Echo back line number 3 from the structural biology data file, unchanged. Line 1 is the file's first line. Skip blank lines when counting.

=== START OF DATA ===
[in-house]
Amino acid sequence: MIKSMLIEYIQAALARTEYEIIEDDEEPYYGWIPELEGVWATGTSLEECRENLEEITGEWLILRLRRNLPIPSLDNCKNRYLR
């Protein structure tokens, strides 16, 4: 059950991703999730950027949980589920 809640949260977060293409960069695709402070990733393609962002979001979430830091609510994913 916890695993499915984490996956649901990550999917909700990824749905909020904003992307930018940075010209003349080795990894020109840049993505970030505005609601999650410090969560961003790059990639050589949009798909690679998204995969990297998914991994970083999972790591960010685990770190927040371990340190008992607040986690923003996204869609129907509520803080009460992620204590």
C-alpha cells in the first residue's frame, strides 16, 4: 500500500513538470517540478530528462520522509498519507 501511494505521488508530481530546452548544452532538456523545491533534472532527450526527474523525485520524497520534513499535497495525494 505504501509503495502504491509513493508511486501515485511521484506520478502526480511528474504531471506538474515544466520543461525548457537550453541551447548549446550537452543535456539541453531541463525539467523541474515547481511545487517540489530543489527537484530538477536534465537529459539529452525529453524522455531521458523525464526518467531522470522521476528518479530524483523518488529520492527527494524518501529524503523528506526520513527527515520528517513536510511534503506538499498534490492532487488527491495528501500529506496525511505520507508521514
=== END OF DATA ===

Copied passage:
């Protein structure tokens, strides 16, 4: 059950991703999730950027949980589920 809640949260977060293409960069695709402070990733393609962002979001979430830091609510994913 916890695993499915984490996956649901990550999917909700990824749905909020904003992307930018940075010209003349080795990894020109840049993505970030505005609601999650410090969560961003790059990639050589949009798909690679998204995969990297998914991994970083999972790591960010685990770190927040371990340190008992607040986690923003996204869609129907509520803080009460992620204590």